One Big Dark Pool To Rule Them All

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Goldman Sachs, Morgan Stanley and UBS said this morning that they have agreed to share their "dark pools," the trading arenas used by institutional investors seeking to trade large blocks of stocks without alerting the broader market about such moves. All of the major investment banks operate dark pools, with Goldman Sachs widely thought to be the industry leader.
Dark pools have been criticized as sapping transparency from the market, perhaps making pricing less efficient and certainly creating more uncertainty about the actual volume of shares trading hands. Large trading orders are broken into smaller pieces and matched to other orders by computers. Traditionally this has been done internally within each individual bank. Under the plan announced today, Goldman, UBS and Morgan Stanley will allow for the secretive trading to take place between their clients. The pools are Goldman's Sigma X, Morgan Stanley's MS POOL and UBS's PIN ATS.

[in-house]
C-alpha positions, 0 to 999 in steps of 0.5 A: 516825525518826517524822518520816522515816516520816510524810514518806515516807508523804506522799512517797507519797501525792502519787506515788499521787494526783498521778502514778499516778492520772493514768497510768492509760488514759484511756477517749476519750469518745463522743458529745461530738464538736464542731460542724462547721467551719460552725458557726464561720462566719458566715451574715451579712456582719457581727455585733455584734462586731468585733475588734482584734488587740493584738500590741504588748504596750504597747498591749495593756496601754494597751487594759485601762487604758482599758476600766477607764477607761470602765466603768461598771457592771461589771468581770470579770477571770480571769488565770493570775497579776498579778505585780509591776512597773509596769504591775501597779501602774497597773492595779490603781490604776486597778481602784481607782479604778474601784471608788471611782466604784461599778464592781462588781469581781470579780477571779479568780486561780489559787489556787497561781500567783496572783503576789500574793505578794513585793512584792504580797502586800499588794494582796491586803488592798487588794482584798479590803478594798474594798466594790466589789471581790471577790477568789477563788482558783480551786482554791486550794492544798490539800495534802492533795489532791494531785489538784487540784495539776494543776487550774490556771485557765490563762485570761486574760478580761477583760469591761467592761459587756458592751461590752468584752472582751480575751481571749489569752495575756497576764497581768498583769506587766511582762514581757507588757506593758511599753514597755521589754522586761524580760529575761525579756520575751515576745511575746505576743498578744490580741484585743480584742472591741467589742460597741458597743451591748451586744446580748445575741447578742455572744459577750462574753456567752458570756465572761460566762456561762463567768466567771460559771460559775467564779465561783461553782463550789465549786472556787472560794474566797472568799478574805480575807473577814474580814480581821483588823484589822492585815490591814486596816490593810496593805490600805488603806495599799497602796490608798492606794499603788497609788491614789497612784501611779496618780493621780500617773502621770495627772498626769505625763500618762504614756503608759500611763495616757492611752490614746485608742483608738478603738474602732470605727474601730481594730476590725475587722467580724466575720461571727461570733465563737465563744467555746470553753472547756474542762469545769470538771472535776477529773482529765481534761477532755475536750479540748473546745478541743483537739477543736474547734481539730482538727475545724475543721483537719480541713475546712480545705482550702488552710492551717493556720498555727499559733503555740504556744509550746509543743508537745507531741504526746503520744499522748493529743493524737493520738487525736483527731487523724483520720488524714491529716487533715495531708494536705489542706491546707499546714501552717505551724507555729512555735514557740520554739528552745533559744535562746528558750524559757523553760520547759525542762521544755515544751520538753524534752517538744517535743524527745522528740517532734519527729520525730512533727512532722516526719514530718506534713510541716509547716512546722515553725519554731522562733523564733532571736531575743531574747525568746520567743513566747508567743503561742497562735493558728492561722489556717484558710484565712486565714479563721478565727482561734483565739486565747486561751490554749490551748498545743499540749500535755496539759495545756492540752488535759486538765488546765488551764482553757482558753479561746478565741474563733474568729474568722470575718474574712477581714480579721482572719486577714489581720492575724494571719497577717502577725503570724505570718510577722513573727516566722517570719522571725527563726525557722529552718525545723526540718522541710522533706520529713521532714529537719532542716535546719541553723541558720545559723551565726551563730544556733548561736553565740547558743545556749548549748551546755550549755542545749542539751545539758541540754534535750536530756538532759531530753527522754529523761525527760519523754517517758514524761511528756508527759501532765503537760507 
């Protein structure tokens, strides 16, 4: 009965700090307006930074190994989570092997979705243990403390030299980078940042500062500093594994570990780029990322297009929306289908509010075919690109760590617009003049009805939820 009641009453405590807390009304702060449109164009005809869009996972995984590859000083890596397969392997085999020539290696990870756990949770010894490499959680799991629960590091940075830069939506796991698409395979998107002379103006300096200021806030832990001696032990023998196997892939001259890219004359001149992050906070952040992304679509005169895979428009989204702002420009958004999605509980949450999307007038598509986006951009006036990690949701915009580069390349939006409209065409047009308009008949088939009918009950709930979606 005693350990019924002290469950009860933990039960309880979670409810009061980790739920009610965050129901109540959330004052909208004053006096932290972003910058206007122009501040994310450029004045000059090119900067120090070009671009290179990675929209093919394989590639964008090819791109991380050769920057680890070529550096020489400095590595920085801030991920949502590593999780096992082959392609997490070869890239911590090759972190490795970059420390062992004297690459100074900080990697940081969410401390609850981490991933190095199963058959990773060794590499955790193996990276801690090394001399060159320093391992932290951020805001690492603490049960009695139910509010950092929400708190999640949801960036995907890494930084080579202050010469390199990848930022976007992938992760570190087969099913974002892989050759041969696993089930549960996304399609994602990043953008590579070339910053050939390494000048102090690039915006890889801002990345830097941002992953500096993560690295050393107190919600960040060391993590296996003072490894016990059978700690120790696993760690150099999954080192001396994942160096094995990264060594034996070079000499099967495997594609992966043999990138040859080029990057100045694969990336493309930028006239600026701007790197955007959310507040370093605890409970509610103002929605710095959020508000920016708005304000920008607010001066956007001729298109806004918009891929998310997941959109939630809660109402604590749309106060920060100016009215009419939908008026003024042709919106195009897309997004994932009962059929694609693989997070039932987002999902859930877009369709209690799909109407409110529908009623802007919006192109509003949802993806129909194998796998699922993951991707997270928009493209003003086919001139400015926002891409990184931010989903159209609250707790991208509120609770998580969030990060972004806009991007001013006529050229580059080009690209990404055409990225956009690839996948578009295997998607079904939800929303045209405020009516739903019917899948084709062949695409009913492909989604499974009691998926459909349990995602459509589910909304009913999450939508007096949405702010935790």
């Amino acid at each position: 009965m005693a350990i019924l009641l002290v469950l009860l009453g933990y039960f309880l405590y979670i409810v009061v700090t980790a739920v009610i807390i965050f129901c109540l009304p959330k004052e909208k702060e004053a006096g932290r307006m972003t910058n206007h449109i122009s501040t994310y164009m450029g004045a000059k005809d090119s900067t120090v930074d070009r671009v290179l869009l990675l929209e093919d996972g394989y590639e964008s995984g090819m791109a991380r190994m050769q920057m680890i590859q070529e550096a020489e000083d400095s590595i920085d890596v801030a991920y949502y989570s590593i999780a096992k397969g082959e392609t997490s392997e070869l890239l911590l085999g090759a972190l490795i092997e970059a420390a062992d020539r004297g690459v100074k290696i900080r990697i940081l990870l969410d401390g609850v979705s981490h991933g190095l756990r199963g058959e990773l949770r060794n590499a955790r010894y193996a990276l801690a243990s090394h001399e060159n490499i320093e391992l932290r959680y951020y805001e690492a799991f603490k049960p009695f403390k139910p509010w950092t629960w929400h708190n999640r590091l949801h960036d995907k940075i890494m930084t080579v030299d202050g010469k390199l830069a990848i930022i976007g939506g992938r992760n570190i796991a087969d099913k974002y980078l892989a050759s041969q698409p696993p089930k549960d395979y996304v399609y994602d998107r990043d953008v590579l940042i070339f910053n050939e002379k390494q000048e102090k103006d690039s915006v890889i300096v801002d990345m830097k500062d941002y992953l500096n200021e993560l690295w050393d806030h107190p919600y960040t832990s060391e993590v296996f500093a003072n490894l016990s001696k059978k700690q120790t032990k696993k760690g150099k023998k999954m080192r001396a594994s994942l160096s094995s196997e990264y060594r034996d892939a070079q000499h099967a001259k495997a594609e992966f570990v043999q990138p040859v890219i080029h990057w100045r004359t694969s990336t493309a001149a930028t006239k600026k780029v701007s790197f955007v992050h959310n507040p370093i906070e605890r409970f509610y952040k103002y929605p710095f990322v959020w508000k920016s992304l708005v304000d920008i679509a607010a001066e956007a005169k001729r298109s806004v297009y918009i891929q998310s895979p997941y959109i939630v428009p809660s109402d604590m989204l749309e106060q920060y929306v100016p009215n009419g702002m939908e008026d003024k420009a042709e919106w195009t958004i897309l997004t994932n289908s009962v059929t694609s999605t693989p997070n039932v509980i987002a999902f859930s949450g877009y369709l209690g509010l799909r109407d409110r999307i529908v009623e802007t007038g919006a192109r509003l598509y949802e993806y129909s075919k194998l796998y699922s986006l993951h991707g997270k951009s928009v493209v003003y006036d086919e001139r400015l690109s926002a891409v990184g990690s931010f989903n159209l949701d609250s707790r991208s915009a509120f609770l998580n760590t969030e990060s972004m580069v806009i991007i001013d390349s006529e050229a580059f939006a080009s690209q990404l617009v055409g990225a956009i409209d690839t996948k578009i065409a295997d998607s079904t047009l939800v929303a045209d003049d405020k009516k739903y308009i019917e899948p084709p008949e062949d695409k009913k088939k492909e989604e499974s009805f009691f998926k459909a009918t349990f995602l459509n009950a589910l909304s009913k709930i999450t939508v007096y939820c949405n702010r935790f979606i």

The move threatens to take business away from the public stock exchanges and furthers consolidation in the brokerage industry, as the large investment banks with many clients are obviously best positioned to employ dark pools. Dark pools now account for some 10 percent of equities trading in the United States, and more than 20% of all trades in New York Stock Exchange-listed stocks.
Goldman, UBS and Morgan Stanley agree on dark pools [Reuters]

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